Slavery, racism, and Orientalism form a continuum from past to present, and sci-fi is no exception.

It is the centennial of the “robot” entering our lexicon, a term that comes from Czech word robota, meaning “forced labor,” coined in K. Capek’s 1920 book R.U.R.: “Rossum's Universal Robots,” that was turned into a play the following year.  

In 1921, the Ku Klux Klan engaged in a killing spree in an affluent African-American neighborhood of Tulsa, Oklahoma. 

What is the connection? 

Science fiction projects into the future, while forcing a reappraisal of the past. Two sci-fi works that deal with race and slavery in history are Ridley Scott’s 1982 Blade Runner and the 2019 HBO alternative-future series Watchmen

The killing of George Floyd has led to a reckoning with the past, particularly with massacres and statues that serve as a painful reminder of the history of slavery. His death at the hands of law enforcement has reignited interest in Watchmen, which deals with race and policy brutality. 

The series opens with the 1921 massacres in Tulsa, an episode neglected in American history textbooks - highlighting the insensitivity of the Trump administration choosing it as the site of his rally last week.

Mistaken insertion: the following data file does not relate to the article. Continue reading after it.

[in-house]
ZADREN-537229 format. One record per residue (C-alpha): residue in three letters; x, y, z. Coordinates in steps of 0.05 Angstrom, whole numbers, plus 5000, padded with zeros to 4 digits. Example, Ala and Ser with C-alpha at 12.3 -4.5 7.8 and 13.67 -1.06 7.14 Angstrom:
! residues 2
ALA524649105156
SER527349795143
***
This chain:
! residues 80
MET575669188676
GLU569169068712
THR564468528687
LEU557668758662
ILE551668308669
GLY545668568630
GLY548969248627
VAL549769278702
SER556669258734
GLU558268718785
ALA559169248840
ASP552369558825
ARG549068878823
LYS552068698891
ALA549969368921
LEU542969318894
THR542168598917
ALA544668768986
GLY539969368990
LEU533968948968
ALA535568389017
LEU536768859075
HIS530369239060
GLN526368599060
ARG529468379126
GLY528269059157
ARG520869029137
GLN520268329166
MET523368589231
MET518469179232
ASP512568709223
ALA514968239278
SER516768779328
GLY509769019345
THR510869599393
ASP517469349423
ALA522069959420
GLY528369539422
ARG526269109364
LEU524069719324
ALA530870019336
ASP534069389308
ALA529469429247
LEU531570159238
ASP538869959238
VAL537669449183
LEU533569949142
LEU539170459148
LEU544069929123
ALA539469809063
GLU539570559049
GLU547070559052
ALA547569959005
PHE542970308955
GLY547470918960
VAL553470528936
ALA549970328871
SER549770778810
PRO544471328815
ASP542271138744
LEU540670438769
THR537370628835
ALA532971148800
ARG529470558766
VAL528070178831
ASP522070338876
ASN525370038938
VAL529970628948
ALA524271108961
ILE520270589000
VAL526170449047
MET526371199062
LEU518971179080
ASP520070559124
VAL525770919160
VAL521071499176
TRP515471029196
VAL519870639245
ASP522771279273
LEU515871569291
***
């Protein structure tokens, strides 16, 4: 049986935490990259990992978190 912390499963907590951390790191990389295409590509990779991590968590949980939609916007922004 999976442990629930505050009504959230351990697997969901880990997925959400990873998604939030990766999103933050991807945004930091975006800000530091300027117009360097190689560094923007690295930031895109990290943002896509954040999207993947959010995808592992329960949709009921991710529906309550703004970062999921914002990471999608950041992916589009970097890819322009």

While Blade Runner invokes the history of race and slavery, unfortunately it also is embedded in the times in which it was produced, including orientalist tropes that were rife in the cinema of the Eighties.

Slavery and Sci-Fi 

Blade Runner opens with earth in the throes of an environmental cataclysm, resulting in humans moving to off-world colonies in space. In Los Angeles, Deckard, a Blade Runner police officer played by Harrison Ford, is tasked with killing renegade “replicants,” the archetypal robot, artificial lifeforms that look like humans, created as slaves to work on the planets and forbidden from returning to earth. Their presence on Earth is illegal, following a replicant revolt on one of Earth’s off-world colonies.

Replace earth with the European “Old World,” and the off-world colonies to those in the “New World,” and Blade Runner serves as an allegory for the slave revolts that sparked the Haitian Revolution of 1791 or the Male Revolt of Muslim slaves in Bahia, Brazil of 1835. 

Blade Runner is set in 2019, a fictional date that coincided in real-time with the 1619 Project on the Transatlantic slave trade, which generated a contested debate in the US, setting the stage for the 2020 debate on the subject in light of Floyd’s death.

In the film, replicants are given four-year lifespans, while the life expectancy of an African slave on the New World plantations would have been seven to nine years if they survived the treacherous Transatlantic journey.  

Deckard is essentially a bounty hunter of fugitive slaves, with no limits to the violence he can use against replicants. 

The “Orient” in Bladerunner 

In the film, Deckard stumbles upon a clue, an artificial snake scale belonging to a replicant. The search for the snake maker and its owner is accompanied by Vangelis’ haunting rendition of “Damask Rose,” combining futuristic synthesisers and Arabic vocals in the background.